Skip to content
Edit post

Lithuania’s FM: Russian GPS jamming of commercial flights 'too dangerous to ignore'

by Chris York and The Kyiv Independent news desk April 29, 2024 5:03 PM 3 min read
Ukraine's Foreign Minister Dmytro Kuleba (L) and Lithuanian Foreign Minister Gabrielius Landsbergis in Kyiv on Jan. 27, 2024. (Dmytro Kuleba/X)
This audio is created with AI assistance

Support independent journalism in Ukraine. Join us in this fight.

Become a member Support us just once

Suspected Russian jamming of GPS systems aboard commercial flights is "too dangerous to ignore," Baltic foreign ministers have warned, after it was revealed two Finnish aircraft were forced to turn around mid-journey in recent days.

Russia has been accused of jamming GPS signals in nearby countries such as Finland as far back as the 2010s, but incidents have sky-rocketed in recent months, particularly over the Baltic Sea.

According to a report by The Sun based on data from the website GPSJAM.org, some 46,000 aircraft have reported problems over the Baltic Sea since last August, with most of them occurring in Eastern Europe near borders with Russia.

Speaking to the Financial Times (FT) over the weekend, Lithuania’s Foreign Minister Gabrielius Landsbergis, sounded the alarm over the escalating problem.

"If someone turns off your headlights while you’re driving at night, it gets dangerous," he said, adding: "Things in the Baltic region near Russian borders are now getting too dangerous to ignore."

On April 25 and 26, two Finnair flights from Helsinki to the Estonian city of Tartu experienced GPS jamming and turned around mid-flight.

Estonia’s Foreign Minister, Margus Tsahkna, laid the blame firmly on Russia.

"We consider what is happening with GPS as part of Russia’s hostile activities, and we will definitely discuss it with our allies," she said.

"Such actions are a hybrid attack and are a threat to our people and security, and we will not tolerate them."

Latvia's Foreign Minister, Baiba Braze, said his country was taking the incidents "seriously" and was in touch with international partners over the issue.

The NATO and Lithuanian flags fly over the summit venue on July 09, 2023 in Vilnius, Lithuania. (Sean Gallup/Getty Images)

Several recent incidents of jamming have highlighted the issue. Most notably, Russia is believed to have jammed the satellite signal of a Royal Air Force aircraft used to transport U.K. Defence Minister Grant Shapps.

The aircraft, which was traveling back to Britain from Poland on March 13, was jammed for about 30 minutes as it flew by Russia's Kaliningrad region.

GPS signal and internet on board the aircraft were inaccessible for the duration of the aircraft's flight near Kaliningrad where the jamming signals are thought to originate.

A spokesperson for U.K. Prime Minister Rishi Sunak confirmed the incident at the time, noting it was "not unusual."

Aircraft rely on GPS for navigation but the U.K.’s Civil Aviation Authority (CAA) played down the risk to passenger safety.

"Aviation is one of the safest forms of air travel, and there are several safety protocols in place to protect navigation systems on commercial aircraft," Glenn Bradley, the head of flight operations at the CAA, told the Guardian.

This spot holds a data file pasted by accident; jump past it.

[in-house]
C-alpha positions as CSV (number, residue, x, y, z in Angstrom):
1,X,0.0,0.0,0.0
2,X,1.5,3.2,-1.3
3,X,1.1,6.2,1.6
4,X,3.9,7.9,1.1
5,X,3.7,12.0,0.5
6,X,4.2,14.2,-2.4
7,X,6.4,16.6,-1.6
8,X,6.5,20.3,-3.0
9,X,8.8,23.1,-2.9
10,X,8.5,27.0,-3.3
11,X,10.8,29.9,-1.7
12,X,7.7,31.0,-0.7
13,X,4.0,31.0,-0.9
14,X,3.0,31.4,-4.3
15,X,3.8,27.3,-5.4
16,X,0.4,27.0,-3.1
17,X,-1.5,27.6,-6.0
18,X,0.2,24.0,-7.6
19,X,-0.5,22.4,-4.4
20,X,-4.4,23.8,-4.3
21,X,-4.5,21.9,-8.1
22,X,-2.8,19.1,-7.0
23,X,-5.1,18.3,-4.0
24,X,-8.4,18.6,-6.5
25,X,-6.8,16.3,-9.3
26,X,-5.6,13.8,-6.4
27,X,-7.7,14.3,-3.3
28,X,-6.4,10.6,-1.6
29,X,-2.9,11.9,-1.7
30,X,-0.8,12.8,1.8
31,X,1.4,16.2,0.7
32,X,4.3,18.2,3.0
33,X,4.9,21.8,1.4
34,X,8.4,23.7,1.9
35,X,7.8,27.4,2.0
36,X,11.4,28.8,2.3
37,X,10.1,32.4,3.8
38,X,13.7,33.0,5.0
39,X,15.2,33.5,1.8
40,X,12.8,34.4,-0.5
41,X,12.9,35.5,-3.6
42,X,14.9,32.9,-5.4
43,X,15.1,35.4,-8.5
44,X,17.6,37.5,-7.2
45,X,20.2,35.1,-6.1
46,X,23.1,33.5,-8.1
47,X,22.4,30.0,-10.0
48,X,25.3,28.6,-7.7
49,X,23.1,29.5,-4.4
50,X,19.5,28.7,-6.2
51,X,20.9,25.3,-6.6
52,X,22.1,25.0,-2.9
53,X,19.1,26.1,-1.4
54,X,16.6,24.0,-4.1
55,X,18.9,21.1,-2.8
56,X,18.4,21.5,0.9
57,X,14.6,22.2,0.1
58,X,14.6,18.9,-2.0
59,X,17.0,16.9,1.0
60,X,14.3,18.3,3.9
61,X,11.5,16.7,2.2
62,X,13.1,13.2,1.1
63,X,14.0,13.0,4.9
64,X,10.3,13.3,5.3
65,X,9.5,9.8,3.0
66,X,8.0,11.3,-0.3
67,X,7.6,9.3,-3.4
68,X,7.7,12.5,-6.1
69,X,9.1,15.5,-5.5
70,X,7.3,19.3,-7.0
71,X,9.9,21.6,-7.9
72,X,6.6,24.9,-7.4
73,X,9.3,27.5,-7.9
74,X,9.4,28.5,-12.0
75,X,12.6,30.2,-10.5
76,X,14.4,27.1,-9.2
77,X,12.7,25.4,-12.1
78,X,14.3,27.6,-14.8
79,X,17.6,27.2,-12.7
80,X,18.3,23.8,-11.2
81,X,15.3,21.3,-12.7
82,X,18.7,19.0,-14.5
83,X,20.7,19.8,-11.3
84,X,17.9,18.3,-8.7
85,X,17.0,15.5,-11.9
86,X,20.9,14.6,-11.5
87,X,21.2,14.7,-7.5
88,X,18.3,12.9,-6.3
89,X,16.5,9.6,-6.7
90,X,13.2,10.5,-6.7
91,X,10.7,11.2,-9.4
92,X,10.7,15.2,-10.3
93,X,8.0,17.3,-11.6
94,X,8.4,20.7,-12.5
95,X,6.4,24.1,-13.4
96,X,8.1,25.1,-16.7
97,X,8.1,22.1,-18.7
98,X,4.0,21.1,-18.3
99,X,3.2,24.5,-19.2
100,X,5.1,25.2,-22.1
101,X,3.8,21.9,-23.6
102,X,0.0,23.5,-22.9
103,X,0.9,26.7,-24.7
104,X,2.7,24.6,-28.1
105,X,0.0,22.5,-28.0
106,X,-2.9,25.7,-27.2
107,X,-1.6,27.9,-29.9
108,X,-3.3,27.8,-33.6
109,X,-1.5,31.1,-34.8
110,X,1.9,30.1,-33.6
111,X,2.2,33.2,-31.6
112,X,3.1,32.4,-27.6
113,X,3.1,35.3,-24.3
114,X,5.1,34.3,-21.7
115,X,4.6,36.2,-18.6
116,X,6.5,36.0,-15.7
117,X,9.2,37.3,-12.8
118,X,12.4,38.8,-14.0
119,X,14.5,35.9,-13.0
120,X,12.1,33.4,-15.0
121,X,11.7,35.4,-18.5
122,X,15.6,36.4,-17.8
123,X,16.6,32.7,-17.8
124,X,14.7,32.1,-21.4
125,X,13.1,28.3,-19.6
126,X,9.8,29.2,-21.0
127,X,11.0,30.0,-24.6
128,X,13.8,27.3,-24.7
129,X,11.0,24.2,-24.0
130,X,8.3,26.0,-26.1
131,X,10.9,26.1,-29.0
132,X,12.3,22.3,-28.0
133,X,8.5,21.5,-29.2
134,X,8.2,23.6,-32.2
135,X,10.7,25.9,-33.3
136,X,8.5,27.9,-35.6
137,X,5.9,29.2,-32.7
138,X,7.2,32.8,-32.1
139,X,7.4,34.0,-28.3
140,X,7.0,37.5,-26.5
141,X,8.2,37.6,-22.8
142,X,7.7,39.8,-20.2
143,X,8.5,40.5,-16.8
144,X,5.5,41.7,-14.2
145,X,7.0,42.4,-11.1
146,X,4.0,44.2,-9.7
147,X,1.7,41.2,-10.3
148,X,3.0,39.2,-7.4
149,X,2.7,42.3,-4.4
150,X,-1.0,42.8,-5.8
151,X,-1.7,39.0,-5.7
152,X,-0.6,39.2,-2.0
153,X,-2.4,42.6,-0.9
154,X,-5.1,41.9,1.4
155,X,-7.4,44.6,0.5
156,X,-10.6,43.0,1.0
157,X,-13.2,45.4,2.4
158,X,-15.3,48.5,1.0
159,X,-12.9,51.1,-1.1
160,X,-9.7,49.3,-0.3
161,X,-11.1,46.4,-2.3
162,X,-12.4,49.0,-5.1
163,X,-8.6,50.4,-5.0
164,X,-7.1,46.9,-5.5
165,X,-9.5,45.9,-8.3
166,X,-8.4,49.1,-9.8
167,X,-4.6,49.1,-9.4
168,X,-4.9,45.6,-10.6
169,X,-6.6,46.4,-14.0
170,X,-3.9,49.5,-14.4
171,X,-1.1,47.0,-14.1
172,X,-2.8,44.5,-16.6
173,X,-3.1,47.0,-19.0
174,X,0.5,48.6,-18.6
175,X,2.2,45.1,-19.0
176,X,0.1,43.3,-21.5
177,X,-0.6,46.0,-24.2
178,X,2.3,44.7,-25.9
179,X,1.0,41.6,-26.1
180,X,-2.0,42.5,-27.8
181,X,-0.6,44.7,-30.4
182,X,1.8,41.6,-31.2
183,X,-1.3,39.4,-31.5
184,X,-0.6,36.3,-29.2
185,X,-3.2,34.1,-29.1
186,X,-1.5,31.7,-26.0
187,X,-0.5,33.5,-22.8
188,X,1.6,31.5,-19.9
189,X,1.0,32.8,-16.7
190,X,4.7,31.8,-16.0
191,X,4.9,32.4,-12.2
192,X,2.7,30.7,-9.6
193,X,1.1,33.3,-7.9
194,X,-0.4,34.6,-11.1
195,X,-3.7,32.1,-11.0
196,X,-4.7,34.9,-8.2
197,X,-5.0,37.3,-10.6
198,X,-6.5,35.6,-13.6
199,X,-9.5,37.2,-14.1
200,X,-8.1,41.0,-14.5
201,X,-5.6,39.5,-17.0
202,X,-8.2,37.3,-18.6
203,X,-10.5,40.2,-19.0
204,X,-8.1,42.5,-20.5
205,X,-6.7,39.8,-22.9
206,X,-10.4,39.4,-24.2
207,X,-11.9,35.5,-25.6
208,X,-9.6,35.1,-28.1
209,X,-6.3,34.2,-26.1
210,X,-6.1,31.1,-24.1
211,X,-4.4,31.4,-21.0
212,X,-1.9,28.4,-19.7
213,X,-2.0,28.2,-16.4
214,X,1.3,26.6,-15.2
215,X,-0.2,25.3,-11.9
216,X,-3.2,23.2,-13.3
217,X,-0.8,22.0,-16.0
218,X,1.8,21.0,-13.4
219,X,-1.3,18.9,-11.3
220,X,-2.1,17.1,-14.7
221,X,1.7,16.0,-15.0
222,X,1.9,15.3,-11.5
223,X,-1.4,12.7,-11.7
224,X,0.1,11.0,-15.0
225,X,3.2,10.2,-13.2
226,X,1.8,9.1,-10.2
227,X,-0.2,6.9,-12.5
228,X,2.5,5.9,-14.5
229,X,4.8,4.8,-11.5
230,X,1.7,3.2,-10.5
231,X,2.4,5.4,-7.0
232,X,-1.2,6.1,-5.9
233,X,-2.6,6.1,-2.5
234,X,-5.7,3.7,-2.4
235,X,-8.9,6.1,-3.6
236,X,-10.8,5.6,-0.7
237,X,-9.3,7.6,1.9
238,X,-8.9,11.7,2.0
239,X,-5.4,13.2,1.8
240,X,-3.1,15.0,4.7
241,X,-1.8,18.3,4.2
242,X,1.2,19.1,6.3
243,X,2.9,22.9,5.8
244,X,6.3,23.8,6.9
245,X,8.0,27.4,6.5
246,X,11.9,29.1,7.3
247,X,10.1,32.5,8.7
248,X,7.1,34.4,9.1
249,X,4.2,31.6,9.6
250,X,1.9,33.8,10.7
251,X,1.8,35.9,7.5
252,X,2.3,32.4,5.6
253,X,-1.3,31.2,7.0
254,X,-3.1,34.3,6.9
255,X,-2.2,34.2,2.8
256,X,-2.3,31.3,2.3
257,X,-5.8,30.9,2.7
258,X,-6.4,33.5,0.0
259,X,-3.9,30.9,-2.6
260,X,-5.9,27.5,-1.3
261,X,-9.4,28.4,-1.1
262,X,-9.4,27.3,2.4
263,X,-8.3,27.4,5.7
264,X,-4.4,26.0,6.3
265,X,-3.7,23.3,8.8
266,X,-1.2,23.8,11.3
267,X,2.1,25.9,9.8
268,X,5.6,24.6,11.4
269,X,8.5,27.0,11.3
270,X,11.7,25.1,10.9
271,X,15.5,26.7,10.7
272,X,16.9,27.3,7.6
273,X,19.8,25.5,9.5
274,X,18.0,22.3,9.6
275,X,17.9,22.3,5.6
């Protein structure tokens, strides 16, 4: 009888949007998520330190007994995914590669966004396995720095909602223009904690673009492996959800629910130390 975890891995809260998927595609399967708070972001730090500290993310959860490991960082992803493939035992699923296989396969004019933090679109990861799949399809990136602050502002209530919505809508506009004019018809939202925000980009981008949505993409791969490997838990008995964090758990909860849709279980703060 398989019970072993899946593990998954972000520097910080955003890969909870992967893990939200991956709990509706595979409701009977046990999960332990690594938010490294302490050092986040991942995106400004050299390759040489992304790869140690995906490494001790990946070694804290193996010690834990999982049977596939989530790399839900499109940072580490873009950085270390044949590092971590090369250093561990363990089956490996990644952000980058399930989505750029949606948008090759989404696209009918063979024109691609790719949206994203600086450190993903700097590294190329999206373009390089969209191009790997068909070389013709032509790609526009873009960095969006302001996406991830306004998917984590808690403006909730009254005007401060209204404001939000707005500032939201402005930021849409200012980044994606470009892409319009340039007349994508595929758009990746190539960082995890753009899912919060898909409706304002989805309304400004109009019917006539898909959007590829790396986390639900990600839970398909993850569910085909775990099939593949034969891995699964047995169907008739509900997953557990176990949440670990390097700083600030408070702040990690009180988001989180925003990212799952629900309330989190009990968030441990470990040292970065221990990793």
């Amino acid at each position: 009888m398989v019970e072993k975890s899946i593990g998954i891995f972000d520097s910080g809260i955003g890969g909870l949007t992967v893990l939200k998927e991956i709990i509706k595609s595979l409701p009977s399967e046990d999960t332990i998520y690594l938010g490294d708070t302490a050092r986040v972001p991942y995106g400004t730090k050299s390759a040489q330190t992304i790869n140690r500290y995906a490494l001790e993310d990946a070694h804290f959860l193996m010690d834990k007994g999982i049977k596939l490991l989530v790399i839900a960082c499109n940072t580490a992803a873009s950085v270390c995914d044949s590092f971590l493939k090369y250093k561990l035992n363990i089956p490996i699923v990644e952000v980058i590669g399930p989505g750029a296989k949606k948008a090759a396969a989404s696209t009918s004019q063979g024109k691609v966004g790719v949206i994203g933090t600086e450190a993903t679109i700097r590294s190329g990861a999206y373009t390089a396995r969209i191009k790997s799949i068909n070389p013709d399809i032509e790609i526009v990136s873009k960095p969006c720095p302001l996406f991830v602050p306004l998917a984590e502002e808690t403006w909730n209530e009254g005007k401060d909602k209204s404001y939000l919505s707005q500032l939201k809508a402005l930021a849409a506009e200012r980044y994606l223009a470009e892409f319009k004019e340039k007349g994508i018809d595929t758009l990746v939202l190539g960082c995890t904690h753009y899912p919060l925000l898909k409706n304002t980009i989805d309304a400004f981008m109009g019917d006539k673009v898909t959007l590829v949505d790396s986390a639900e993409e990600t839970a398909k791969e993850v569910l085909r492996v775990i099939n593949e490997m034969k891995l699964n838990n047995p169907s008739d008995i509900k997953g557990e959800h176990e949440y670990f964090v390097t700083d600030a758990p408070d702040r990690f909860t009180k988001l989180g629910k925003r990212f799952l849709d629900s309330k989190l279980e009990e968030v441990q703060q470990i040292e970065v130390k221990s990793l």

"GPS jamming does not directly impact the navigation of an aircraft, and while it is a known issue, this does not mean an aircraft has been jammed deliberately."

Thousands of European flights reportedly affected by suspected Russian jamming
Russia has been accused of jamming GPS signals in nearby countries such as Finland as far back as the 2010s.
Support independent journalism in Ukraine. Join us in this fight.
Freedom can be costly. Both Ukraine and its journalists are paying a high price for their independence. Support independent journalism in its darkest hour. Support us for as little as $1, and it only takes a minute.
visa masterCard americanExpress

News Feed

3:12 PM

Russian shell production three times greater than of Ukraine's allies.

Using publicly available data, consulting firm Bain & Company claims that Russian factories can produce or refurbish 4.5 million 152 mm shells for $1,000 per round this year. European countries and the U.S. are only expected to produce 1.3 million 155 mm shells combined at an average cost of $4,000 per unit.
Ukraine Daily
News from Ukraine in your inbox
Ukraine news
Please, enter correct email address
12:50 PM

Governor: 16 killed in Russian strike on Kharkiv hypermarket.

The death toll of Russia’s May 25 strike on a building materials hypermarket in Kharkiv has risen to 16, Kharkiv Oblast Governor Oleh Syniehubov said on the afternoon of May 26. Over 40 people are confirmed to have been wounded, and over a dozen more are considered missing, the National Police reported earlier the same day.
2:55 AM

Russia attacks 10 communities in Sumy Oblast.

The attacks caused 174 recorded explosions in the area. The village of Znob-Novhorodske endured the heaviest assault, with 59 explosions caused by Russian artillery, mortars, and Grad MLRS.
MORE NEWS

Editors' Picks

Enter your email to subscribe
Please, enter correct email address
Subscribe
* indicates required
* indicates required
Subscribe
* indicates required
* indicates required
Subscribe
* indicates required

Subscribe

* indicates required
Subscribe
* indicates required

Subscribe

* indicates required
Subscribe
* indicates required

Subscribe

* indicates required
Successfuly subscribed
Thank you for signing up for this newsletter. We’ve sent you a confirmation email.